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Wednesday, March 16, 2011

Panama Hats Are Made In Ecuador 3.16.11

This is an odd, but true fact. Another one you may not know, Ecuador produces a lot of cocoa beans, but because of the cost to run a factory, rarely is chocolate manufactured in the country. This month on my frugal travel destinations series, I’d like to talk about why Ecuador makes such a wonderful vacation stop and how it can save you hundreds of dollars off your normal trip for the year. My husband and I traveled to Quito and some of the lesser known cities in 2008 and have put it back on the list for a future destination. We did have some obstacles on our trip, but that can happen most places (and probably has to us), so we forgave Ecuador and are willing to give it another go.


Most people are interested in visiting the Galapagos Islands, which, while very awesome and educational, can be very expensive. Since you have to fly into Quito and then take another flight to the islands, that raises your airfare. Hotels and cruise tours are often much more than you would expect, because the tours are small and there are only so many boats and accommodations to go around. Meaning they can charge top dollar for these in-demand destinations. Now, I’m not telling you to give up on your dream to see amazing Darwinian creatures in your lifetime, because I have those dreams as well. We’ll just have to create a savings plan for such a trip. In the meantime, a nice trip to Ecuador’s mainland is a great distraction from our disappointment.


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There are many different landscapes to visit in Ecuador, from beaches to the rainforest to a thriving city. This can vary climate widely, depending on your altitude (which is very high even in Quito, BTW). If you aren’t doing serious mountaineering and the lowlands and valleys are more your speed – like mine – then you will have a nice tropical climate which is suited to wearing lightweight clothing, like t-shirts and shorts. Because of its location on the equator, Ecuador gets the same amount of sunlight all year round, so whenever you go will be exactly like any other time of year you go. You can expect sunlight from 6am to 6pm, which is pretty easy to get used to. If you’re visiting the city, be aware that almost all shops close down at nightfall. This gives you an excuse to go have dinner and relax before bedtime.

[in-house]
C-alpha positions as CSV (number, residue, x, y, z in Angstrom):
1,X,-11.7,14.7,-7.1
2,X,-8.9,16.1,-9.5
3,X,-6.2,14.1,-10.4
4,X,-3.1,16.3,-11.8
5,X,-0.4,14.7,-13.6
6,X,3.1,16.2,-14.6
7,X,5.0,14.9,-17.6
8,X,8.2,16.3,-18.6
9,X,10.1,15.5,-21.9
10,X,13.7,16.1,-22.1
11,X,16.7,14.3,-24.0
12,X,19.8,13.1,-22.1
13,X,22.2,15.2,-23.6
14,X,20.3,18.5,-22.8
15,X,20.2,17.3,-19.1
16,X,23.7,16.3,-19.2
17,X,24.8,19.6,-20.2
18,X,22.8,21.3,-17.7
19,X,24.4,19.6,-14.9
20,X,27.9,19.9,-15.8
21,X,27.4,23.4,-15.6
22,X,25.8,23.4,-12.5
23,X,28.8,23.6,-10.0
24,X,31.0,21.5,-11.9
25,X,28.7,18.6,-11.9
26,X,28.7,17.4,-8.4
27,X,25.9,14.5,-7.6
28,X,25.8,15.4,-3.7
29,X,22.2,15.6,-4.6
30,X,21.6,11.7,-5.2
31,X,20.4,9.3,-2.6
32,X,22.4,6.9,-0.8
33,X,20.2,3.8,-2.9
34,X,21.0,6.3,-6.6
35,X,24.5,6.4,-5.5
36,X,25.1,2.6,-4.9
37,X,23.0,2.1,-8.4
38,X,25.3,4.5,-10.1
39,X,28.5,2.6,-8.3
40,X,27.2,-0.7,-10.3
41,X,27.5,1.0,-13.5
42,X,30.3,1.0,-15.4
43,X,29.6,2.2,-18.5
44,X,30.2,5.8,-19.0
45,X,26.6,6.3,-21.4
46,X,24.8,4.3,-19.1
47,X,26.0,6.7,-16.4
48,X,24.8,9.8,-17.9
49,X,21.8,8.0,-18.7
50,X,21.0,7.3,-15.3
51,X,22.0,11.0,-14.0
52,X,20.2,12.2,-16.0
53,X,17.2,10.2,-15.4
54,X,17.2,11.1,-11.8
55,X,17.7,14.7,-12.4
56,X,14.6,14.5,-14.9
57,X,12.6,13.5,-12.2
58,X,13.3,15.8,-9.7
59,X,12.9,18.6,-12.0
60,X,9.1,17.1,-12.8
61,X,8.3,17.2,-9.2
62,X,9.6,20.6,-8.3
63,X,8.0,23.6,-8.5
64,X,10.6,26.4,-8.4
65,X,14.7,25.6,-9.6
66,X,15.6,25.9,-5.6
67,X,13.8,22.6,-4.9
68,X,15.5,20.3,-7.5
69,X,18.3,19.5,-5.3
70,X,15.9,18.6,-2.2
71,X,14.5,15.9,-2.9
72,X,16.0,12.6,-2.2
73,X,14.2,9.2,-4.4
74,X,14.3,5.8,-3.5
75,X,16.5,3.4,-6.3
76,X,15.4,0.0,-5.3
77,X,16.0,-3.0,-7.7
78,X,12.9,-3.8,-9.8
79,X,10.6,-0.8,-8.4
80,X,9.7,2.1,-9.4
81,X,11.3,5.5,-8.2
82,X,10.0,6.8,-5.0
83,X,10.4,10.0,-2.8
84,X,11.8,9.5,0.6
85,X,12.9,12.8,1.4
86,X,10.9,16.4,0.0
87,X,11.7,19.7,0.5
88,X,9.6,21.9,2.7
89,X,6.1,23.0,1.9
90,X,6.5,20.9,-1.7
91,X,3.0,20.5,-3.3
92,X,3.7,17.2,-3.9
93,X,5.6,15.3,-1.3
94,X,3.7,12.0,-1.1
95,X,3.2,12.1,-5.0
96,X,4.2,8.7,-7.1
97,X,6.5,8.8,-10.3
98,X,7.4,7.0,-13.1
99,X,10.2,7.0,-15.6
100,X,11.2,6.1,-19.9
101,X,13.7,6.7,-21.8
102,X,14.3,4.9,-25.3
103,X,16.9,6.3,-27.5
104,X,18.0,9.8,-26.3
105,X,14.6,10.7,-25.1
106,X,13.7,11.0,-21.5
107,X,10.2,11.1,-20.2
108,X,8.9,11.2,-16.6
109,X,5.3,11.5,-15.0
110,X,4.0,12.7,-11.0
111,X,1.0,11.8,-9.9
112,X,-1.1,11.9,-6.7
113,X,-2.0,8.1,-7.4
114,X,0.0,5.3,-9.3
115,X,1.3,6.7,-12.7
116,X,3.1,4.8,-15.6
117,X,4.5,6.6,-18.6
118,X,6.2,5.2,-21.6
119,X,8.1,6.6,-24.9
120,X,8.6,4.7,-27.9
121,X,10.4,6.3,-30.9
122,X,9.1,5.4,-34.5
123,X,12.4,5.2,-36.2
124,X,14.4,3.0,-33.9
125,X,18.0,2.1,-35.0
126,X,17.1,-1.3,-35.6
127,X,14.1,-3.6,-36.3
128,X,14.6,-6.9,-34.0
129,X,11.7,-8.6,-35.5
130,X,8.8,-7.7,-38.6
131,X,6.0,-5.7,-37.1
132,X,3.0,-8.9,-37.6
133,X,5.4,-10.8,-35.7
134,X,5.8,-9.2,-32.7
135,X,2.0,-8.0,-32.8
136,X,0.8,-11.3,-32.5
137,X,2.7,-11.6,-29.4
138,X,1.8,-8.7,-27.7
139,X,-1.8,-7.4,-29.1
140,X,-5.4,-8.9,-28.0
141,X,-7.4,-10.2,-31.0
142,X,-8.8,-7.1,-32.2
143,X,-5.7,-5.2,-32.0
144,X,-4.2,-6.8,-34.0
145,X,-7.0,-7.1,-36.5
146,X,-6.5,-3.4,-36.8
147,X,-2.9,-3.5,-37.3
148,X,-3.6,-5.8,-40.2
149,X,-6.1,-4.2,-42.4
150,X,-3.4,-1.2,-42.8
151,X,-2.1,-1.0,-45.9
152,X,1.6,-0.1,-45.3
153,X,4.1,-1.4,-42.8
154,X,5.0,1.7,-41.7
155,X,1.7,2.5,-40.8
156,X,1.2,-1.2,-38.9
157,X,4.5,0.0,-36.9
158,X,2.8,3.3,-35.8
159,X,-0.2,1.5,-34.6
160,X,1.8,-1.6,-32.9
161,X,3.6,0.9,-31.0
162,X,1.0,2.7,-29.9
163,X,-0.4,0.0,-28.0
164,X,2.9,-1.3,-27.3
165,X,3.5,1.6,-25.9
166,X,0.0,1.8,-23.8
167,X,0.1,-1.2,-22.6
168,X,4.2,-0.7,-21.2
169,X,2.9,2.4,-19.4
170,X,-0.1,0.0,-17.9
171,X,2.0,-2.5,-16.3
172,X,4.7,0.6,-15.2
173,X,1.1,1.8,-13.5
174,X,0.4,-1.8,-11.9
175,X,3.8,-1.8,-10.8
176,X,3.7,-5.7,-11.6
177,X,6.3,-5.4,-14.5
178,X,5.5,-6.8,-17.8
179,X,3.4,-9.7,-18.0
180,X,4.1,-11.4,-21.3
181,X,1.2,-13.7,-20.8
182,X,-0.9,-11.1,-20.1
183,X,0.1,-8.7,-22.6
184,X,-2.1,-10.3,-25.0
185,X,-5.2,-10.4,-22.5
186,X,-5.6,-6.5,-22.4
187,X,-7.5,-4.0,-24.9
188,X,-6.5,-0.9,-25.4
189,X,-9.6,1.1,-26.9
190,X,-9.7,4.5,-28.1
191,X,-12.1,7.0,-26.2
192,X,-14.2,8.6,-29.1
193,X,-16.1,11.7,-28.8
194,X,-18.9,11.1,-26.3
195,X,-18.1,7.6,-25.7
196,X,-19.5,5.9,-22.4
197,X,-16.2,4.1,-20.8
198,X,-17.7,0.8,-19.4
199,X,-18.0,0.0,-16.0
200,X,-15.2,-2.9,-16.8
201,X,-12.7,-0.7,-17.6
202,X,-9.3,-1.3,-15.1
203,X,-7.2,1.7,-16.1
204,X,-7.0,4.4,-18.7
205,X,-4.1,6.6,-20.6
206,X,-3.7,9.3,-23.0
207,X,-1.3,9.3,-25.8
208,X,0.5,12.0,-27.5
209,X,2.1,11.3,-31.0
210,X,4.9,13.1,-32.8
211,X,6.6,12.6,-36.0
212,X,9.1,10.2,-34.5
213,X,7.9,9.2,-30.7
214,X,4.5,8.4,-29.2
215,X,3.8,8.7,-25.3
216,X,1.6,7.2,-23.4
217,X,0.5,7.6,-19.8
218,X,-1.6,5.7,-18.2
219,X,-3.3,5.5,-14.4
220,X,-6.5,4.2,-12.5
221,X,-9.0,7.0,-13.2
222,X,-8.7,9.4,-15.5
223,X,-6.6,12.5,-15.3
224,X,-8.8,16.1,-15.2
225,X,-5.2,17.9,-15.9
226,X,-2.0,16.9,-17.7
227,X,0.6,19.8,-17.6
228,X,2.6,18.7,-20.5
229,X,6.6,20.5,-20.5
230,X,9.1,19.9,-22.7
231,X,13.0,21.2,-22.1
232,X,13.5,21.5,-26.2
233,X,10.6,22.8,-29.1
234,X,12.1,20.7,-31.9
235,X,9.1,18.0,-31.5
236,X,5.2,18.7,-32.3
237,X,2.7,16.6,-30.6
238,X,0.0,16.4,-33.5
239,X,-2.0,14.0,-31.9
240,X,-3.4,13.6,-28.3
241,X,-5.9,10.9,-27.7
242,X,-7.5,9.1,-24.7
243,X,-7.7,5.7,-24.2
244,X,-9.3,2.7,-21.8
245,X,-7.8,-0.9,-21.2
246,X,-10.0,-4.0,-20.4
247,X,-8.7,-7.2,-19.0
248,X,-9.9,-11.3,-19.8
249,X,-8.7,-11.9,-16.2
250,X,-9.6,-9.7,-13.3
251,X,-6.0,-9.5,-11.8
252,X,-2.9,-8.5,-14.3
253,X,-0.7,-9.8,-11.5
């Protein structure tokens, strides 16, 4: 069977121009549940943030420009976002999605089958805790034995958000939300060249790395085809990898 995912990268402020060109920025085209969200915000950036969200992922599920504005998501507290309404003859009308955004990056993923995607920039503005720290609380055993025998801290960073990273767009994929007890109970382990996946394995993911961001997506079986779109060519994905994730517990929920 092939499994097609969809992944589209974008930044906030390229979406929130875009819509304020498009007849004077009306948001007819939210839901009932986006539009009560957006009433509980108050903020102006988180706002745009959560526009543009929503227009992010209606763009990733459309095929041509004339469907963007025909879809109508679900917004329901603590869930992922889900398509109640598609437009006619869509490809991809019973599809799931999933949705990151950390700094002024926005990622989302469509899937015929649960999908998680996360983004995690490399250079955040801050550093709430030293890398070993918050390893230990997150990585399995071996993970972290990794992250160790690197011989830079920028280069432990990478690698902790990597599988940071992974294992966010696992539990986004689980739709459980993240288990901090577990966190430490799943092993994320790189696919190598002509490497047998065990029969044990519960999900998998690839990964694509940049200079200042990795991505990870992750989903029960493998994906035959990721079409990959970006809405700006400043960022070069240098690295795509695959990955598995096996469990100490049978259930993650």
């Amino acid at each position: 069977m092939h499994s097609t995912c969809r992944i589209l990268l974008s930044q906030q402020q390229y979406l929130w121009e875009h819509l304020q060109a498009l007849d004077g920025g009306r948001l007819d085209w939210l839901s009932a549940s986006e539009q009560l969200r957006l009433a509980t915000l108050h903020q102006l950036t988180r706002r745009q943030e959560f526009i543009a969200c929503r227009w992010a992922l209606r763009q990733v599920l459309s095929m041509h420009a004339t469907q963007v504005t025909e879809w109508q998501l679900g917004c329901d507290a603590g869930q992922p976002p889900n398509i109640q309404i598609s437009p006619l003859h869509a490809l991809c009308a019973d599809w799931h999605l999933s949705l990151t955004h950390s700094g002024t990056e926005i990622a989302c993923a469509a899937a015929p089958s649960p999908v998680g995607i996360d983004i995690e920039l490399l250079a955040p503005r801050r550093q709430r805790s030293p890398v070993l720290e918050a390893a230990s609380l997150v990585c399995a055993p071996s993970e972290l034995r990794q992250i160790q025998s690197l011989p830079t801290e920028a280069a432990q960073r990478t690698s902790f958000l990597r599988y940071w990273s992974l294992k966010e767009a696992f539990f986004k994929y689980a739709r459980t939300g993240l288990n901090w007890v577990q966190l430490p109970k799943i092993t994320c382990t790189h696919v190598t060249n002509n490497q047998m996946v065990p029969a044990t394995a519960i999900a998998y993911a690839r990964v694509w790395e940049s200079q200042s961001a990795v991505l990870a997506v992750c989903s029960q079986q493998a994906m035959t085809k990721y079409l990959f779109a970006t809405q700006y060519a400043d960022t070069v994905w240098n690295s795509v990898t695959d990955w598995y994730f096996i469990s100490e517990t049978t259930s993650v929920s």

Ecuador is one of those places that you can easily find deals, because the economy is not strong and very dependent on tourism (as well as their many exports). Airfare is really the only variable, so signing up for airfare alerts will get you the best fares.


All over the country, you can stay in gorgeous hotels for a fraction of what you would pay in other countries. We found a lovely hotel in Quito (San Francisco de Quito) that was recommended by many other travelers, included breakfast and was right in the center of the city. We stayed for 6 nights for less than $250. They had a beautiful courtyard where you could sit in the sun and have breakfast, do some shopping or write emails on your laptop.  There wasn’t a lift, which was fine, but if you take a lot of luggage, you might have a hard time. With the thin air and the possibility of being on the 3rd floor there might be a lot of stopping to catch your breath.

The hotel has its own tour office and also a delicious restaurant. We made friends with the head chef and he gave us excellent advice and made us many great things from his menu. Oddly, it didn’t seem like many guests were taking advantage of the local food provided a few steps from their rooms. Even if you don’t stay at the San Francisco de Quito, I would suggest stopping by to eat here. The restaurant is called 1698 Camino Real.

Make a reservation to go up on the roof to see the whole city from the “viewpoint”. We went at night and it was breathtaking…and not just because we had to climb up many steps and ladders!

Taxis are amazingly inexpensive as well. After getting lost a million times in our rental car, we decided to take a cab on the last day to the teleferiqo (a crazy cable car that takes you to the top of mountain in the city and allows you to see all of Quito (and probably other cities). The cab ride would have cost us over $40 each way in the U.S. and other places we’ve gone, but we were charged just $5 each way, and that was the longest ride we’d taken. The teleferiqo is a must-do. If you get their earlier in the day, you may not have to contend with the fog like we did and you can spend the day at the Volqano Amusement Park next to it. If you’re afraid of heights, this may not be the attraction for you, but it is simply an incredible experience to travel almost straight up the side of a mountain. At the top you can buy souvenirs, take pictures, have a hot chocolate or just enjoy the view. You’ll never do anything like it again.


Take a guided tour. We paid a very reasonable price for a half-day tour of Quito. It was just the two of us and our tour guide and he took us to the capital building, church, a museum and walked us along the street while giving us fabulous historical information about the city and answered our questions as well.

Haggle! If your Spanish is passable, there are many shops that are not retail stores. They will haggle with you on prices to get you to buy more. This is how I ended up with TWO Panama hats and a handwoven scarf made from alpaca wool for much less than I would have paid at home for 2 baseball caps and a cotton scarf. While I got an excellent deal on them, I didn’t insist on prices that seemed crazy cheap, as I know a lot of people do. They depend on their sales to live, so even though I love to get a bargain, it’s sometimes just fun to interact with people.


The retail shops are quite affordable as well. We did some shopping at a few grocery stores (which is always fun) and bought fun things like shoes and chocolates and coffee and other souvenirs. Near the end of our trip we stopped in one of the many jewelry stores in Quito and snagged a set of wedding bands for probably 1/10th of what it would have cost at home. Even with this purchase, we still ended up spending less on our vacation than others we’ve taken.